David looked up and held Graham’s gaze. ‘Like I’ve said. My mum stabbed my dad with the big knife.’
‘Okay, David. Sorry to keep prying, but could you tell me what happened after that?’
‘My mum told me to go to bed.’
‘And did you?’
‘Yes. Then a policeman came to the house and brought me here.’
Graham had long ago learned the craft of impassivity, but couldn’t avoid shaking his head. How far gone was this kid? He moved the second of David’s drawings round to face the boy.
‘Could you tell me what’s going on in this scene, David?’
‘That’s from Buffy. It’s The First Evil killing Anya. I was sad when that happened. It wasn’t actually The First who killed her, just one of his minions, but it was The First’s fault.’
‘You liked Anya?’
‘Yes. She was rude, but she was funny.’
‘What is The First Evil, David? Could you explain that to me?’
‘The First was the worst baddie Buffy and Spike ever faced. It was the oldest, meanest thing in the world. It didn’t have a body of its own, but it could make itself look like anyone who had died. It had an army of proto-vampires, and it messed with everyone’s heads, making them see people they knew were dead.’
‘So it was pretty powerful, then?’ Graham asked.
‘Oh yes. It was the most powerful thing in the world.’
‘You sound like you admire The First a little, David.’
‘Not really. It was a baddie, but it had cool powers.’
‘Like Venom?’ Graham asked, recalling what David had written earlier.
‘Yes,’ David sat up in his chair, suddenly animated. ‘Do you like Venom too?’
Graham smiled. ‘I used to when I was a bit younger,’ he said. Graham had been a comic-geek as a teenager, and Venom had, indeed, been a favourite.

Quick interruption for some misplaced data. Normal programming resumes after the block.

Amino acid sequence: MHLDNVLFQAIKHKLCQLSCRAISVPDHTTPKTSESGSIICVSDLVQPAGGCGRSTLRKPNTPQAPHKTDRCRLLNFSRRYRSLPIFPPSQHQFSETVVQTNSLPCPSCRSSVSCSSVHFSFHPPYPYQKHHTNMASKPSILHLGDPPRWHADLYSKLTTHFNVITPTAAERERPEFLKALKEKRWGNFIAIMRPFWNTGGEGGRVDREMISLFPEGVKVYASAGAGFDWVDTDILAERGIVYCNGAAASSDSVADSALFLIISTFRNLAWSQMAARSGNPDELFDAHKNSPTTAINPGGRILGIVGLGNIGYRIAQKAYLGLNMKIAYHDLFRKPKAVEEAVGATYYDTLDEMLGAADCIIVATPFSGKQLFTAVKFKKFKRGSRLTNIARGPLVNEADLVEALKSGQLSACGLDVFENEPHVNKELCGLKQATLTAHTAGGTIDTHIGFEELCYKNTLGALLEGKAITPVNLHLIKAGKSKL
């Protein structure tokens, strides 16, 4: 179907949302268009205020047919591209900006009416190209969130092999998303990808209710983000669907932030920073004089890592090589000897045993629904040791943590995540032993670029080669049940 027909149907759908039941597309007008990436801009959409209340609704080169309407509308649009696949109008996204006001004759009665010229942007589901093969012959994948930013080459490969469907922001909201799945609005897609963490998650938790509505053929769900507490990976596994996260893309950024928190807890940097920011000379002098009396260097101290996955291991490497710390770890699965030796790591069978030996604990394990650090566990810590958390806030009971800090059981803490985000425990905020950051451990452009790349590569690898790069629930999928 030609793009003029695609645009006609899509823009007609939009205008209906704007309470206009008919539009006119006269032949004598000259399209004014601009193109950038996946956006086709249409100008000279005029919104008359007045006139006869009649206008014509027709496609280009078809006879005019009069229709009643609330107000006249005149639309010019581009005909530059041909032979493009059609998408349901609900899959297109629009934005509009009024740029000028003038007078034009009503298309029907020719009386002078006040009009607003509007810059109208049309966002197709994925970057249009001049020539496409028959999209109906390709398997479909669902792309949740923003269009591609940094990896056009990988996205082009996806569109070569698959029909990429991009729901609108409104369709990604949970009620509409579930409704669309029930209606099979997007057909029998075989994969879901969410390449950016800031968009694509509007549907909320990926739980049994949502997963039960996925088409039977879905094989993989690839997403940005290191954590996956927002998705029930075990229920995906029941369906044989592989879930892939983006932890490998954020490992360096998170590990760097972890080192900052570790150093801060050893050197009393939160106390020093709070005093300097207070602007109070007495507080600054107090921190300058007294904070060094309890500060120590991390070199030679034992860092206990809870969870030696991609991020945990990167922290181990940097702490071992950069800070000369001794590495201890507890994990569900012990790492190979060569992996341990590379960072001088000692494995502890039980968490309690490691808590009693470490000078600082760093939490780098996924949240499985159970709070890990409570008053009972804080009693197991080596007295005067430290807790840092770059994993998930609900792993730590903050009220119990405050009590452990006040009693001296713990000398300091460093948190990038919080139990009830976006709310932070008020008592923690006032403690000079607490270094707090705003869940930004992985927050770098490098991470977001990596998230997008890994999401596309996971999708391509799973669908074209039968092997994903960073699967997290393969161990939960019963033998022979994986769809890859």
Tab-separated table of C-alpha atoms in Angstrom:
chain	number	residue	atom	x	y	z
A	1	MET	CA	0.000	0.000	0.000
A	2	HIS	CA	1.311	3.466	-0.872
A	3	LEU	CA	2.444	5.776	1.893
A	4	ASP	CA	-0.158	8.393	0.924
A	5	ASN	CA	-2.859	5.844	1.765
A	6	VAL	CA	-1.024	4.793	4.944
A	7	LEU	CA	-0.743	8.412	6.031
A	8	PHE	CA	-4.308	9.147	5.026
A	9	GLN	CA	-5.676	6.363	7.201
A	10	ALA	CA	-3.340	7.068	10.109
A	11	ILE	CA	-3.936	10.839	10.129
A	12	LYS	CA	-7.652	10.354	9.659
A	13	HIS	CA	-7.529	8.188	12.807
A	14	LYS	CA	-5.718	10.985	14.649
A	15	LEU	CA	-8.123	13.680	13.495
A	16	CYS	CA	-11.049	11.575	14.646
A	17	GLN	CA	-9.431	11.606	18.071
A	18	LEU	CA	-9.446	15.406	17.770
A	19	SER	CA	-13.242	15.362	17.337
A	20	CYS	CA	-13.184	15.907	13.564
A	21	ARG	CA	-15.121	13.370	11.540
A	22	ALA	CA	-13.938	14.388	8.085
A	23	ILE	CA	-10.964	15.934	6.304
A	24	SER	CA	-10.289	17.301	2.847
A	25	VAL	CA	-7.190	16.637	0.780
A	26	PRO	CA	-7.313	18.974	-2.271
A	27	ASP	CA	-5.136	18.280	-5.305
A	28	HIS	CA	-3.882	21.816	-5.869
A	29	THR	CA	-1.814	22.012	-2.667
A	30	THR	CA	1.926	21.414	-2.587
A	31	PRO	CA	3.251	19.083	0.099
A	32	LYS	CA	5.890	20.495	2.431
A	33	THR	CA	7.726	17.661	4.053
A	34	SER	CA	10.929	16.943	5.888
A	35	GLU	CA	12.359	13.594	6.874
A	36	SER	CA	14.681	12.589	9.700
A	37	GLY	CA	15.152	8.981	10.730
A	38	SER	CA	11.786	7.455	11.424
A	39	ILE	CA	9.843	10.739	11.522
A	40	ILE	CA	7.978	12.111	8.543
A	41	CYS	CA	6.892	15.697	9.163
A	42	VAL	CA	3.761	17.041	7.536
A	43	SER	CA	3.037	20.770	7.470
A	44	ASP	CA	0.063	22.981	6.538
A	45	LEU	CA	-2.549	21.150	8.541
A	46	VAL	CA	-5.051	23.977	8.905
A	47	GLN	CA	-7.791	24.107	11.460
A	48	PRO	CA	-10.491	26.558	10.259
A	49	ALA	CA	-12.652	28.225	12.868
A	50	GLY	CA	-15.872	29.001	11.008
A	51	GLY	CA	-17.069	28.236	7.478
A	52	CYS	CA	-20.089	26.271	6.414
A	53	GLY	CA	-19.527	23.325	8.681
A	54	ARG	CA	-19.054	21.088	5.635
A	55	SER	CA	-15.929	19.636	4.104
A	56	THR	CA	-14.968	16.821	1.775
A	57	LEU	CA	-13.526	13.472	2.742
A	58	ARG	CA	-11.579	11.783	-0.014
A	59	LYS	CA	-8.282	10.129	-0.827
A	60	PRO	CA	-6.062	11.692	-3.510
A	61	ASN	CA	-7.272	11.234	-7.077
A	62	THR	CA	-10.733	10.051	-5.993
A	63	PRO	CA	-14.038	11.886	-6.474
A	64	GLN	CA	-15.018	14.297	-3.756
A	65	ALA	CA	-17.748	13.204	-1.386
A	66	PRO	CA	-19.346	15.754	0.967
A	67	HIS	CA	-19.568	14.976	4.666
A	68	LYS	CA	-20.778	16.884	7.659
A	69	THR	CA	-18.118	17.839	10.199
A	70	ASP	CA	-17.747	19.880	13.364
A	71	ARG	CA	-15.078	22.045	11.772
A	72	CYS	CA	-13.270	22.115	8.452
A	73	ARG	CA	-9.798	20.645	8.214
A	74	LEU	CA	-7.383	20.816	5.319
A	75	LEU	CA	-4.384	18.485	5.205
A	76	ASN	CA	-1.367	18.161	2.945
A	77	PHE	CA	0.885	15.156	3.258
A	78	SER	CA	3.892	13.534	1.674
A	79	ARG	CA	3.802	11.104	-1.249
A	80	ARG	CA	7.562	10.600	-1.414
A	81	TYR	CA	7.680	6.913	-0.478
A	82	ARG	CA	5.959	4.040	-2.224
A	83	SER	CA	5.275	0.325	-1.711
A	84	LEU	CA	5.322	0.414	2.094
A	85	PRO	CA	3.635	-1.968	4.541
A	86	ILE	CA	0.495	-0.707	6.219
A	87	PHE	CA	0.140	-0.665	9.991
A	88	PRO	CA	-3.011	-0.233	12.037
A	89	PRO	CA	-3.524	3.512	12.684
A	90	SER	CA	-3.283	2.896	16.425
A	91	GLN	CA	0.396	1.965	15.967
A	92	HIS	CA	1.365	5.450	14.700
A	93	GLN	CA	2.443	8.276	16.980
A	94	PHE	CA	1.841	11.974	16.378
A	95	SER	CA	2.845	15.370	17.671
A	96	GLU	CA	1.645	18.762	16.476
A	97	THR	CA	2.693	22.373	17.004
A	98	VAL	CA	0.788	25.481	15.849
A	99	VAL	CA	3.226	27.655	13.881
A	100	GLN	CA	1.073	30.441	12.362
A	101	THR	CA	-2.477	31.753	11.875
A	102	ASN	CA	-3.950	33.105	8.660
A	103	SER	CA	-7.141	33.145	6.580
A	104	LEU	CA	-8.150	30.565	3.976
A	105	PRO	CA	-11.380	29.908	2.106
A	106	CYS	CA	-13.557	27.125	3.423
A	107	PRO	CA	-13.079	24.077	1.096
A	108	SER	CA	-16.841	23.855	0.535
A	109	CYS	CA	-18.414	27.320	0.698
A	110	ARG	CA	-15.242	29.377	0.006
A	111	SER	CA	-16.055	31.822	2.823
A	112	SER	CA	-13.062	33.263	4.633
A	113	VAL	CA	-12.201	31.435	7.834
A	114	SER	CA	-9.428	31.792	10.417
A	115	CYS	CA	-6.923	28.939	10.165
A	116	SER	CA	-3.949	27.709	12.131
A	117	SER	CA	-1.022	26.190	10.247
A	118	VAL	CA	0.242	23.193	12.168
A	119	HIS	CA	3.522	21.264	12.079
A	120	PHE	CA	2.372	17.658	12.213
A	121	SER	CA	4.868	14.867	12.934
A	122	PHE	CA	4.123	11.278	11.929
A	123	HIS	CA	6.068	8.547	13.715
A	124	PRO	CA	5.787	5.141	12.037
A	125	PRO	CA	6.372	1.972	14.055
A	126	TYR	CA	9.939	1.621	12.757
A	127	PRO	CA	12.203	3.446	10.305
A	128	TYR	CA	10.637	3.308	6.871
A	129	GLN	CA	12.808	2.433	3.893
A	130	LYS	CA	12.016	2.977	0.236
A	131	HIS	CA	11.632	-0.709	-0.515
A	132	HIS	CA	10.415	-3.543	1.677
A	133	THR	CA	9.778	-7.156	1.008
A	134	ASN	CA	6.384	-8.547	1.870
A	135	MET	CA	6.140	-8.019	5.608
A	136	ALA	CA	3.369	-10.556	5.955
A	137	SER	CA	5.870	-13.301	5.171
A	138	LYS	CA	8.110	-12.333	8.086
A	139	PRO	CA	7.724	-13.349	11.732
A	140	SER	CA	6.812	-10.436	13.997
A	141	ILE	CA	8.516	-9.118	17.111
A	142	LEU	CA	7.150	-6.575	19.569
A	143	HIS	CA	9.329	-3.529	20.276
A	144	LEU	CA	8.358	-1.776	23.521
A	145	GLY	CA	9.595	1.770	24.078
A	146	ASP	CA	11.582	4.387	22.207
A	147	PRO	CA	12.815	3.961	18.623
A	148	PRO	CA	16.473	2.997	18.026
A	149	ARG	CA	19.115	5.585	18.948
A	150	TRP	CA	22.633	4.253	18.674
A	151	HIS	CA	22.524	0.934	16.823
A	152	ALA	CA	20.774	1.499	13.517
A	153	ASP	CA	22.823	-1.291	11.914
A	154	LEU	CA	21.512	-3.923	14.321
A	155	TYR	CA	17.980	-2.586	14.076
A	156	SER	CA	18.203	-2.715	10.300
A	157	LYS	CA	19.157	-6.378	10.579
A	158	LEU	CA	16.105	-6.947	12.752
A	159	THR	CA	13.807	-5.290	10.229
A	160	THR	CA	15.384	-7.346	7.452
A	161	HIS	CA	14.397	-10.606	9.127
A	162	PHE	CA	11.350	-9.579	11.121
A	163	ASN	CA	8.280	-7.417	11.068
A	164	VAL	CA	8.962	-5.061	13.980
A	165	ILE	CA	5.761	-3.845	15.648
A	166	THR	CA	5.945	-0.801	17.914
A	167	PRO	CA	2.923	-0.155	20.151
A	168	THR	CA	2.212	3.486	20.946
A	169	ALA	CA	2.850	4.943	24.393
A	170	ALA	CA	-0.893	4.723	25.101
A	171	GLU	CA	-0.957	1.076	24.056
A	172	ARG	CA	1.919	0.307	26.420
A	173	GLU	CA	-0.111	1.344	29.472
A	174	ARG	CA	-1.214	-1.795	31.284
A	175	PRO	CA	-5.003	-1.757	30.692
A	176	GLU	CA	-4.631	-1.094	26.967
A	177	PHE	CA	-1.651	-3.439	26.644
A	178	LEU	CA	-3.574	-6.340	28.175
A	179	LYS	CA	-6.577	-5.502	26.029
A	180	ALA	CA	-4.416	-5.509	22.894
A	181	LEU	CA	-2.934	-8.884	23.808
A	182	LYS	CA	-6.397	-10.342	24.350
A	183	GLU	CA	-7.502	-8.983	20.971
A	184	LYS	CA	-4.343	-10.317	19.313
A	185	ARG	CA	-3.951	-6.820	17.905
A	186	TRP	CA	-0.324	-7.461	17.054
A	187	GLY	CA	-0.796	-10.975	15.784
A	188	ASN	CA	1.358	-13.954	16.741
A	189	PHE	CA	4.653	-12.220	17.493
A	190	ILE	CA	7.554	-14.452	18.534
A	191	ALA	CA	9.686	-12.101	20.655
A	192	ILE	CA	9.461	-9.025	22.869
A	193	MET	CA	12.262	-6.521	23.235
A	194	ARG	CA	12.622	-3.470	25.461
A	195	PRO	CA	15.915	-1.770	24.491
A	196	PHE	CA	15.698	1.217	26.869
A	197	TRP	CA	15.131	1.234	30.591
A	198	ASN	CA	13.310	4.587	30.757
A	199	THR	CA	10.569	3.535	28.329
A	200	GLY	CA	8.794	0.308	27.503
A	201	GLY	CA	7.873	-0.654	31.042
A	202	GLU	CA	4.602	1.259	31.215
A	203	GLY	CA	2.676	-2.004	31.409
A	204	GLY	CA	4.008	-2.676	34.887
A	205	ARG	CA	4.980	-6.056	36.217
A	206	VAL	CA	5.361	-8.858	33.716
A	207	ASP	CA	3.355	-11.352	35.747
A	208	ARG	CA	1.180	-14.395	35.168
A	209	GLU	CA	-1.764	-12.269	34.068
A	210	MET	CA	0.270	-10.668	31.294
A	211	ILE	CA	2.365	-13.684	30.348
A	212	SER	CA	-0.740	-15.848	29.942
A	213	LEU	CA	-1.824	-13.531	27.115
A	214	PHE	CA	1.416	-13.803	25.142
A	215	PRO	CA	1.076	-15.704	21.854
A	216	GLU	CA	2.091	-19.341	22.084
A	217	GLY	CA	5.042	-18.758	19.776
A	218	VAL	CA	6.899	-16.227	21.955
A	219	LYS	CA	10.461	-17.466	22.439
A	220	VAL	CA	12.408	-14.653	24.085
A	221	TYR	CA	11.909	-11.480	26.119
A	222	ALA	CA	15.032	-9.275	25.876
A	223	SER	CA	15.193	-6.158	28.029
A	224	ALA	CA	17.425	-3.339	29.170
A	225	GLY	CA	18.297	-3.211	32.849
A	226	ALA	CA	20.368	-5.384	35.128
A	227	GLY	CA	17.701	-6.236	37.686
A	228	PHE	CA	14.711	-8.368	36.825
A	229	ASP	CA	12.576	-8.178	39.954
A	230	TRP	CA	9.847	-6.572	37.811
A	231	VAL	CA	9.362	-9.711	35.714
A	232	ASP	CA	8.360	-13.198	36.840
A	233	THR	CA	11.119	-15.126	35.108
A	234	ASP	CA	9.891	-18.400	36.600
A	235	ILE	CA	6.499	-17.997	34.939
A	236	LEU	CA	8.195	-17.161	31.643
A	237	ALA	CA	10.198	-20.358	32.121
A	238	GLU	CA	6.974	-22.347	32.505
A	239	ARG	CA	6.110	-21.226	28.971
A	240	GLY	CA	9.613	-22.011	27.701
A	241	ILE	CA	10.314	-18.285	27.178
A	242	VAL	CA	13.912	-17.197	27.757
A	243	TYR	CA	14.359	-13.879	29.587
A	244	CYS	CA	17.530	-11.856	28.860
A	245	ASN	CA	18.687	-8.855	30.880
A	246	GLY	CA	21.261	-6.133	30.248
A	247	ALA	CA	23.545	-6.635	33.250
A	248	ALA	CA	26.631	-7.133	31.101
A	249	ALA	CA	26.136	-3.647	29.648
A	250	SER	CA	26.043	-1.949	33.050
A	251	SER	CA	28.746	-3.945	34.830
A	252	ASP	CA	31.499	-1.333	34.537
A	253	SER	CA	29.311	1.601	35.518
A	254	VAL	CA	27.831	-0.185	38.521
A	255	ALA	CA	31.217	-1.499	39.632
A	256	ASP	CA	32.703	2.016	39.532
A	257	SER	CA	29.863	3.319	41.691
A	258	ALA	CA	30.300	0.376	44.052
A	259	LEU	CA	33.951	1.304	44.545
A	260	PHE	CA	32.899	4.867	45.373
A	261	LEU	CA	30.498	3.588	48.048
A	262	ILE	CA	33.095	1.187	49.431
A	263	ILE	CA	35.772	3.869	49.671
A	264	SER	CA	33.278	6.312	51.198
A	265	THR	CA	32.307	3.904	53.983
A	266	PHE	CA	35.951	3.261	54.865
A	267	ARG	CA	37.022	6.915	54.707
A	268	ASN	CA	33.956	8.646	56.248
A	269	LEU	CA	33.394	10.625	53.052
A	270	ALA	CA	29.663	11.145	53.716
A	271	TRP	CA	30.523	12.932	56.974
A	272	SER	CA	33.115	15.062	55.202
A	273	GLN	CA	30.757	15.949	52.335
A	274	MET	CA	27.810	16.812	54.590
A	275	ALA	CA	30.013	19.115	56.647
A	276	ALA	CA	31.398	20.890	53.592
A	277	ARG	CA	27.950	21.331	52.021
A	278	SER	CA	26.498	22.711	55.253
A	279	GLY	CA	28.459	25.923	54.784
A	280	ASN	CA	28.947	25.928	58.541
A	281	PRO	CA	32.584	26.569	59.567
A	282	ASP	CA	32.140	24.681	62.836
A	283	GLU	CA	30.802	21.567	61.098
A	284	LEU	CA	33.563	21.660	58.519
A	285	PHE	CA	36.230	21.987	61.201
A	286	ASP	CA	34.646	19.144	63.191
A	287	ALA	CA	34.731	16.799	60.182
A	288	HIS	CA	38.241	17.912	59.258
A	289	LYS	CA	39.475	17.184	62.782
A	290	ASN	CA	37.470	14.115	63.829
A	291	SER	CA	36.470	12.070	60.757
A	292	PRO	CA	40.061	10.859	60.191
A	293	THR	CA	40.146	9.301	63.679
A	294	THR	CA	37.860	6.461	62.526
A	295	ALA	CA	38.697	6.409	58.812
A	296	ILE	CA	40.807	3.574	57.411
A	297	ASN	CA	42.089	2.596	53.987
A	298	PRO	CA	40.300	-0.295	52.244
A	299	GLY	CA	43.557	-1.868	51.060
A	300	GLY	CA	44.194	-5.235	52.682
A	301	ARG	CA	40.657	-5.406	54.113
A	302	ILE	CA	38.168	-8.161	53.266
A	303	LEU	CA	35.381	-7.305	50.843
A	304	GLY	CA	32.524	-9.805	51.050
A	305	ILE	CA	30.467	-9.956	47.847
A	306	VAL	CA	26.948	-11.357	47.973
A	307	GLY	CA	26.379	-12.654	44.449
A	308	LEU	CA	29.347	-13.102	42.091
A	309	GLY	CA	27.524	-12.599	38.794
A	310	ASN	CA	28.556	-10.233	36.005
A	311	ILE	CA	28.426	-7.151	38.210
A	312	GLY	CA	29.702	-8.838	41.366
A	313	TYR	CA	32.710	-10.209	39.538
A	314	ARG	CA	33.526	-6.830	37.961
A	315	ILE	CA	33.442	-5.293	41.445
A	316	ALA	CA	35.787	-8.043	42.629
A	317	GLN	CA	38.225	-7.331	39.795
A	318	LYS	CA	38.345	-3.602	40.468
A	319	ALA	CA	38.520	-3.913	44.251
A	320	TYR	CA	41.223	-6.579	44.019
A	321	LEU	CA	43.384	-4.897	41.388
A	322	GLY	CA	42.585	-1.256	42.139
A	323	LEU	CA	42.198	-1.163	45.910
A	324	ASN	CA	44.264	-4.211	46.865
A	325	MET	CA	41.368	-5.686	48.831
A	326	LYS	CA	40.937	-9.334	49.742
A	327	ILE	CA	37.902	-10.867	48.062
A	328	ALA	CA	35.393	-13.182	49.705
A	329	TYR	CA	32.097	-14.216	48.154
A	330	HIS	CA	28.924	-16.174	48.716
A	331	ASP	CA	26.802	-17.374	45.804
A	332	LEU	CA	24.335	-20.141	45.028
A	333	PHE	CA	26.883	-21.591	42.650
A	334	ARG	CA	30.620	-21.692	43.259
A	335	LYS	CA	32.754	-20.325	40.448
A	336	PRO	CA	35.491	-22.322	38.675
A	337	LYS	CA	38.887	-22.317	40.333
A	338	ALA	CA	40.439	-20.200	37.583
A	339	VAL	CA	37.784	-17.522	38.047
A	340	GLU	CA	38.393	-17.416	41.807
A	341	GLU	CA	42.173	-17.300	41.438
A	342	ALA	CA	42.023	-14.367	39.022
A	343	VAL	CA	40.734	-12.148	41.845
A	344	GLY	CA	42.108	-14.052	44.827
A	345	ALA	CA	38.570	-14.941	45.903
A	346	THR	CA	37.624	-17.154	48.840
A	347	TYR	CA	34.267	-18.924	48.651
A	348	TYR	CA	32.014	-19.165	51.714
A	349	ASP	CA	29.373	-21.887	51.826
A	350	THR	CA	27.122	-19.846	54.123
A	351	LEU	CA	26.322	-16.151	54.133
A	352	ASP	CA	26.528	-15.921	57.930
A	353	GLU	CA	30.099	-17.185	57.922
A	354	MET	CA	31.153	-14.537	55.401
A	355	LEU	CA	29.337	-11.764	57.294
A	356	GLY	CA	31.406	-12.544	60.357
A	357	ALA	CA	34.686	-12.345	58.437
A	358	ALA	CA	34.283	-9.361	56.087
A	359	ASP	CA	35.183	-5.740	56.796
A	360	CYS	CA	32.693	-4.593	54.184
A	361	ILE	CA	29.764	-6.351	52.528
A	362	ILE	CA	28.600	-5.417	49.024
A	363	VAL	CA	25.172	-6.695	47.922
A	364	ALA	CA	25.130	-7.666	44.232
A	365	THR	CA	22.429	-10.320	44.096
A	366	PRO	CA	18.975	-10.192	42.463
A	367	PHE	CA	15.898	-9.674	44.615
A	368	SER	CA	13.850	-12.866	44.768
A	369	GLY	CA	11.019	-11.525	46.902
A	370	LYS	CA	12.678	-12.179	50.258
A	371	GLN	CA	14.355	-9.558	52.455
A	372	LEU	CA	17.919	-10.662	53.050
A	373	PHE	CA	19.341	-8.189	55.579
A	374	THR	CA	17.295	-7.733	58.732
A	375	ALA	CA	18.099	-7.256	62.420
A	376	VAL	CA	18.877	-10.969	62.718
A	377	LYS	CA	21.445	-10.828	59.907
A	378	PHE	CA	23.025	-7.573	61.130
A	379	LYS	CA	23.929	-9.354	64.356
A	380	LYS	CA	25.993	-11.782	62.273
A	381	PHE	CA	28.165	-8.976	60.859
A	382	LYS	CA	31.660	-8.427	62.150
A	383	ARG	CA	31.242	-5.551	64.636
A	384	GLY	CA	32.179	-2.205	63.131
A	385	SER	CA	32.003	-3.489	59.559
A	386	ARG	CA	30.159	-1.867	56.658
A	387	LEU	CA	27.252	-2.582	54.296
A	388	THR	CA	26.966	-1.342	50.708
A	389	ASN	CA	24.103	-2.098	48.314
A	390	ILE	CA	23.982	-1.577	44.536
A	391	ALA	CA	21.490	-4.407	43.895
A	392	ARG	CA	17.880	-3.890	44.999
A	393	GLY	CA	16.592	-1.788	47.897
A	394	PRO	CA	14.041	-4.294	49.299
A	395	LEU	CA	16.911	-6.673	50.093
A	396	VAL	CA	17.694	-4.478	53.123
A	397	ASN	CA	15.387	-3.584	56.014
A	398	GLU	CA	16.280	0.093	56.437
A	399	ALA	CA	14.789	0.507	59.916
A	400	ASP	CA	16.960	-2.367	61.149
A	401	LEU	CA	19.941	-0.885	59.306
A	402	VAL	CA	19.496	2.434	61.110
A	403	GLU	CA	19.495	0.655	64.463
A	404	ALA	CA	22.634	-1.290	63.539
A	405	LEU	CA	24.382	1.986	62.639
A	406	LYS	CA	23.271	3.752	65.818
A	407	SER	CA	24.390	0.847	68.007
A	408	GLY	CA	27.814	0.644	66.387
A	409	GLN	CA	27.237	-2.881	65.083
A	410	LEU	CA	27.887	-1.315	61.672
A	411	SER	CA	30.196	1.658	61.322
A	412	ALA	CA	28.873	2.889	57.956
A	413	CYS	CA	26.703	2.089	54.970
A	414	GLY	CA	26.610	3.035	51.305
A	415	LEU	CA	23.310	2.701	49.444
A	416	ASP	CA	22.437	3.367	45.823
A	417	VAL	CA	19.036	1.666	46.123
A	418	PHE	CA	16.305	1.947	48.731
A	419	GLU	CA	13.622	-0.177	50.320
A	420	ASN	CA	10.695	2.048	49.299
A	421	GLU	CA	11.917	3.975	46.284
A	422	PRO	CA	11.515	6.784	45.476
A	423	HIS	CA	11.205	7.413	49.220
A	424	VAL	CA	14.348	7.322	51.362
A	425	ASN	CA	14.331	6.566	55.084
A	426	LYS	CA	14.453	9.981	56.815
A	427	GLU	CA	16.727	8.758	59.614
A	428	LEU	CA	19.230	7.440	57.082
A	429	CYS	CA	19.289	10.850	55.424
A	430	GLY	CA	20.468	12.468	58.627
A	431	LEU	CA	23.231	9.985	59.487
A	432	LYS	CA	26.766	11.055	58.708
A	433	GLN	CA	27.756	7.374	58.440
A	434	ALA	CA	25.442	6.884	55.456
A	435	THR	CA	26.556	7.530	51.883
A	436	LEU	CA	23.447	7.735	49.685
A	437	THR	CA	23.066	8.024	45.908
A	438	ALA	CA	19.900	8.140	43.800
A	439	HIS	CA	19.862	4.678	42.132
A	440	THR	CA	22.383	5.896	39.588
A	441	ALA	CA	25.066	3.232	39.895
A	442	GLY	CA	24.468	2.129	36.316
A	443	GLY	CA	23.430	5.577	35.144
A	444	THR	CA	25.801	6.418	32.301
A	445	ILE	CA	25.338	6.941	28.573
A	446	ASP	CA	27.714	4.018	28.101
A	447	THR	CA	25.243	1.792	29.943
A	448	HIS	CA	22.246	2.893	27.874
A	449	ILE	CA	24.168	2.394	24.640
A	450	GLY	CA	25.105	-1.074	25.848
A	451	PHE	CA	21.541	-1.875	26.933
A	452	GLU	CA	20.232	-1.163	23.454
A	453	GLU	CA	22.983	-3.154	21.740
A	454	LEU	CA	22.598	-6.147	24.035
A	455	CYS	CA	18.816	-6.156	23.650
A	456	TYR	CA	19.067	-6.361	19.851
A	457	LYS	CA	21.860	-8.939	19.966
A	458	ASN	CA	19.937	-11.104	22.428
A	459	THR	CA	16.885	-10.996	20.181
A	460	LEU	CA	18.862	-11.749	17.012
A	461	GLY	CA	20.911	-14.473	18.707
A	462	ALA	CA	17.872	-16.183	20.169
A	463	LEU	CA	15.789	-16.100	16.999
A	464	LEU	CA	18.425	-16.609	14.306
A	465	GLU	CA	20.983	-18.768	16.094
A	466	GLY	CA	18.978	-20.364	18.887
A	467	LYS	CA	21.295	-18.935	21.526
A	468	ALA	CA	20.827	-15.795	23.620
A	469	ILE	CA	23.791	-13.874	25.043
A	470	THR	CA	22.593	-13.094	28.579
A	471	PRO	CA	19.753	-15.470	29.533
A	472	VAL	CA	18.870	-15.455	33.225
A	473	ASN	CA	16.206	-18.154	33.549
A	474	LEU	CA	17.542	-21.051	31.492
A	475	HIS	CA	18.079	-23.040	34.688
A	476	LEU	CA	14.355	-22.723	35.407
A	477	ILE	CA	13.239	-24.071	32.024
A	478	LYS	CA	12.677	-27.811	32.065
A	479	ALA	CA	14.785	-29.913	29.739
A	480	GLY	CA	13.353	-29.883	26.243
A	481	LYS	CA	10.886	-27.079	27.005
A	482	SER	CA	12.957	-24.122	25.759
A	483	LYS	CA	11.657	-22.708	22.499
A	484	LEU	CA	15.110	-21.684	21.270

David smiled for the first time. ‘I like his teeth, and his big demon tongue.’
‘Yes, they are impressive,’ Graham agreed.
Graham was also, though he’d sworn Debbie to secrecy in front of their colleagues, a Buffy fan.
‘I see you’ve drawn Anya wearing the same coloured dress your mum had on in the other picture.’ Graham said.
‘Well, you only gave me a few pens, sir,’ David said. ‘And I’m better at writing than drawing.’
‘And The First looks like a man in this one. Any reason for that?’
‘No sir, The First looks different every time you see it.’
‘That’s right,’ Graham said, nodding. ‘It can look like anyone who’s died.’
‘Do you ever draw scenes that you’re in, David?’
‘Why not, do you think?’
‘Because they’re not about me.’ David’s eyebrows made a v-shape, forming an ‘are you stupid’ look.
‘Okay David, thanks. That’s all for just now. I’m afraid you won’t be able to go home tonight, but Mr Jacobs is going to take you to a safe place where you can get some sleep, okay?’
At the mention of his name, Steve Jacobs plastered a false smile to his face and got up, completely failing to hide his disinterest as he ushered David towards the door. Graham resolved to have a word with Jacobs’ supervisor on Monday.
David paused at the door and turned back towards Graham. ‘Excuse me, sir.’
‘Yes, David?’ Graham said.
‘Can I see my mum now?’
Graham tried to smile. ‘Not just now I’m afraid, David. Sorry.’
The boy’s gaze fell and met the floor briefly. ‘Okay,’ he said.
‘Goodbye, David,’ Graham said.
Graham watched the door swing shut behind David. He checked his watch – 7:40am. The Inspector, Pete Thomson, would be in soon, so there was no point in trying to re-commandeer his office. He might as well draft his report here.
He spent a moment looking at the two drawings. The first showed David’s mother, Moira, killing David’s father, Paul. The second, if Graham’s assessment was correct, showed the exact opposite.
He reached down beside his chair for his briefcase, bringing it up to the desk.
He snapped open the catches and brought out a blank legal pad, putting it on the table. He then removed the Collins file, at the front of which he had stored the three pages David had written earlier that morning, and placed it next to the pad before returning his case to the floor.
He slid David’s pages out of the manila folder and read the first paragraph again, the one where he said he was twelve-years-old and ‘it wasn’t about him’.
He opened the official file, the one that had been sitting in police storage for four years, and shook his head.